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The Plugged-In Manager: Get in Tune with Your People, Technology, and Organization to Thrive Hardcover – October 18, 2011
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From the Inside Flap
We live and work in a time of rapid change. Innovative technologiesfrom the latest social media platforms to high-tech automated warehousesreinvent the way we do business every day. At the same time, globalization and new nonlinear career paths continually transform our workforce, with teams constantly diversifying. Managers and organizations know they must adapt, but simple awareness of these sweeping changes is not enough. How can you go beyond merely understanding this new world to see unique new opportunities and, more importantly, beat the competition to tomorrow's greatest ideas?
The answer lies in being "plugged in"not just to new technology, but also to processes and people, and, most crucially, to the way these strategic elements fit together. Today's hypercompetitive economy demands seamless integration between the particular skills and knowledge of a team, the range of any business's technological tools, and the structure of the organization. After years of studying respected, successful companies, Professor Terri L. Griffith reveals how top performers "plug in" to achieve impressive results.
The cornerstone of Griffith's work is an easy-to-understand framework for plugging in, explained through three core practices:
Stop-Look-Listen: What do your data say? What do you already know that will help you with this project?
Mixing: How do you balance your available resources?
Sharing: How can you achieve better results by integrating your choices with other team members?
To show how the most plugged-in organizations develop sophisticated, industry-leading strategies from these basic practices, Griffith goes behind the scenes for interviews and case studies at leading companies such as Zappos, Intuit, Microsoft, Nucor, Socialtext, and many more.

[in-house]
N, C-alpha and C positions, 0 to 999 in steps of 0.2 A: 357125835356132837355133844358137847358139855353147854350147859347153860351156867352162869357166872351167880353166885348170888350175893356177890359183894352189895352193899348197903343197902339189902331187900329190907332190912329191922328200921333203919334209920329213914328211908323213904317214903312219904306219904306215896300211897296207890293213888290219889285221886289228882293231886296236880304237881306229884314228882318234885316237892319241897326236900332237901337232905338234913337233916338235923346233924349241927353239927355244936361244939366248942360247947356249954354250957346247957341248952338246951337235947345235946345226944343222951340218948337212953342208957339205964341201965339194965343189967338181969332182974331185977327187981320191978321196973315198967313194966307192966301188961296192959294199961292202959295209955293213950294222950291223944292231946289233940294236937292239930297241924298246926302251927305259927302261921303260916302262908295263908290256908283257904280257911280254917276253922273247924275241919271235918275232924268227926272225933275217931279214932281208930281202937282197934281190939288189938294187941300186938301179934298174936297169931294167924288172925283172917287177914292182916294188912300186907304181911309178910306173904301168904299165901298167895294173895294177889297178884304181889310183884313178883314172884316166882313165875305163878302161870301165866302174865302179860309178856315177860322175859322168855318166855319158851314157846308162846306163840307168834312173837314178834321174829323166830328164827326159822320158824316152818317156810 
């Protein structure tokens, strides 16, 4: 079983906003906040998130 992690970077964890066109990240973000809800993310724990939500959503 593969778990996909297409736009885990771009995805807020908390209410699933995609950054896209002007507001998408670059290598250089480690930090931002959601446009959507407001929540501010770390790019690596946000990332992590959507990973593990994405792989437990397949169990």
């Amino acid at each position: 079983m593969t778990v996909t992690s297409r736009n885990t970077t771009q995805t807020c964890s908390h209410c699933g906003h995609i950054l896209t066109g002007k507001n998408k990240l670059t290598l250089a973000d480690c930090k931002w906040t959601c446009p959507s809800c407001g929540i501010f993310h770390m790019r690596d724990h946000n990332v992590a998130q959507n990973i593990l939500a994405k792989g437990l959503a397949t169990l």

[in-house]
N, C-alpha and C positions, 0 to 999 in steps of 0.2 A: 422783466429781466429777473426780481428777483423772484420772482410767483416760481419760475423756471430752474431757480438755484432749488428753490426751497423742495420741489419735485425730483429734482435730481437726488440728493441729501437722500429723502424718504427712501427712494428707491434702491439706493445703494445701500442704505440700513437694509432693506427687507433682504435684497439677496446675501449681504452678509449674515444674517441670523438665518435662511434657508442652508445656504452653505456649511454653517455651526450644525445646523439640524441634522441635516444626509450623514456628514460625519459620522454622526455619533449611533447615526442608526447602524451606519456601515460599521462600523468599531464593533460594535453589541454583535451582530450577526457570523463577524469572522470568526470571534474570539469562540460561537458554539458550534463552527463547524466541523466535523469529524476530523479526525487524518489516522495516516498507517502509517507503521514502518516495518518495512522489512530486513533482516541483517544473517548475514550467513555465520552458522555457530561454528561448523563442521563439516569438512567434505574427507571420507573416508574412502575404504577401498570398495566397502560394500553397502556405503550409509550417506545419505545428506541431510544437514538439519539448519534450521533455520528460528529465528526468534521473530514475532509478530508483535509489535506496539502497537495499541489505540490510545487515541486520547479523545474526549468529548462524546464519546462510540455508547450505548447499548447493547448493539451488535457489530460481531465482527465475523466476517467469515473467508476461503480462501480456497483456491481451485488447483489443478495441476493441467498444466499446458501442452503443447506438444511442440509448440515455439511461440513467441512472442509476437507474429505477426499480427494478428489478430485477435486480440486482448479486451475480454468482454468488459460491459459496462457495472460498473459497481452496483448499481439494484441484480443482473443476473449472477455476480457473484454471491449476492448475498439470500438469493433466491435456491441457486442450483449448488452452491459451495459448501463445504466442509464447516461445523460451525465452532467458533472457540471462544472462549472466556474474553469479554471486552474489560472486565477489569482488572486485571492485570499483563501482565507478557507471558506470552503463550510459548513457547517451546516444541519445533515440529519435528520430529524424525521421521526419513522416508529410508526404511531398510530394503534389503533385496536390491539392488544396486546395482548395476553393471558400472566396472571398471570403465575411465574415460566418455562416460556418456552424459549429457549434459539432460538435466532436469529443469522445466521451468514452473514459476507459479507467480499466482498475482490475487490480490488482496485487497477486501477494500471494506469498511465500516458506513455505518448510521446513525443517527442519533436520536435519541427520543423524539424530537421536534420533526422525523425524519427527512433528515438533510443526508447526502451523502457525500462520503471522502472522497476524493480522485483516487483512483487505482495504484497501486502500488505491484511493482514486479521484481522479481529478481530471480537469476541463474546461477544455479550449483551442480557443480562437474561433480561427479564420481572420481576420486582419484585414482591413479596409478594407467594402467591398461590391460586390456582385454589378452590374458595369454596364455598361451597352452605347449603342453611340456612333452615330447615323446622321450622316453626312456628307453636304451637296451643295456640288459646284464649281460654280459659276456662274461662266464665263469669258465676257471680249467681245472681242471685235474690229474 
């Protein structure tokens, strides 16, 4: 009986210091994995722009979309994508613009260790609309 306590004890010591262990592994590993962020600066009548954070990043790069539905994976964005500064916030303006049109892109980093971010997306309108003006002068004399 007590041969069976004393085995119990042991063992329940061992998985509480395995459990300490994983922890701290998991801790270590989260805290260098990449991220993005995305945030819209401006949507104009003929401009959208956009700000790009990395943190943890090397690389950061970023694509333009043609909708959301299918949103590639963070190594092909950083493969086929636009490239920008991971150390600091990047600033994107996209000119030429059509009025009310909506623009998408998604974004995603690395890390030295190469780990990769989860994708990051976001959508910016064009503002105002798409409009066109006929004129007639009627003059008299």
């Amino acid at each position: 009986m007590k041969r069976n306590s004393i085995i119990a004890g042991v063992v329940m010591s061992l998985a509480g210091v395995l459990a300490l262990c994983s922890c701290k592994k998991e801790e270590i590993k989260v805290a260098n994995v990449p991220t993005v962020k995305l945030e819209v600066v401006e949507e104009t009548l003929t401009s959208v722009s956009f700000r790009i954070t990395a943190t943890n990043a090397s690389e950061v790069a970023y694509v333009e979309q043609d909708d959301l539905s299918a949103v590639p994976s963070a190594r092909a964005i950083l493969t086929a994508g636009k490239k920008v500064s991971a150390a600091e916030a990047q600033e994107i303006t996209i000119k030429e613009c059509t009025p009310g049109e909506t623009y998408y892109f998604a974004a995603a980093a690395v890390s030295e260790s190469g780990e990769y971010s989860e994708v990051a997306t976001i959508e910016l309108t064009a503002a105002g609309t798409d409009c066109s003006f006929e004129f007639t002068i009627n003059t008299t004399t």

With Griffith's deep understanding of today's business climate and her practical model for maximizing the potential of any organization's resources, The Plugged-In Manager is an essential tool for success in our fast-paced, interconnected world.
From the Back Cover
Praise for The Plugged-In Manager
"The Plugged-In Manager is required reading for every modern leader. Griffith shows that the best managers don't become fixated on, or freaked out by, the onslaught of new technologies. Instead, the best bosses blend these tools with the right talents and organizational designs so they can whomp the competition and create a place where people love to work."--Robert I. Sutton, professor, Stanford University; and bestselling author, Good Boss, Bad Boss
"You won't enchant people with a new product or service if it doesn't mix well with your employees. Read The Plugged-In Manager and make yourself more enchanting, more powerful, and more 'with it.'"--Guy Kawasaki, bestselling author, Enchantment; and former chief evangelist, Apple
"Want to help your organization kick ass in the marketplace? Read this book. It will prepare you to manage for this century, when most management books prepare you to lead in the last one."--Nilofer Merchant, behavioral strategist; and author, The New How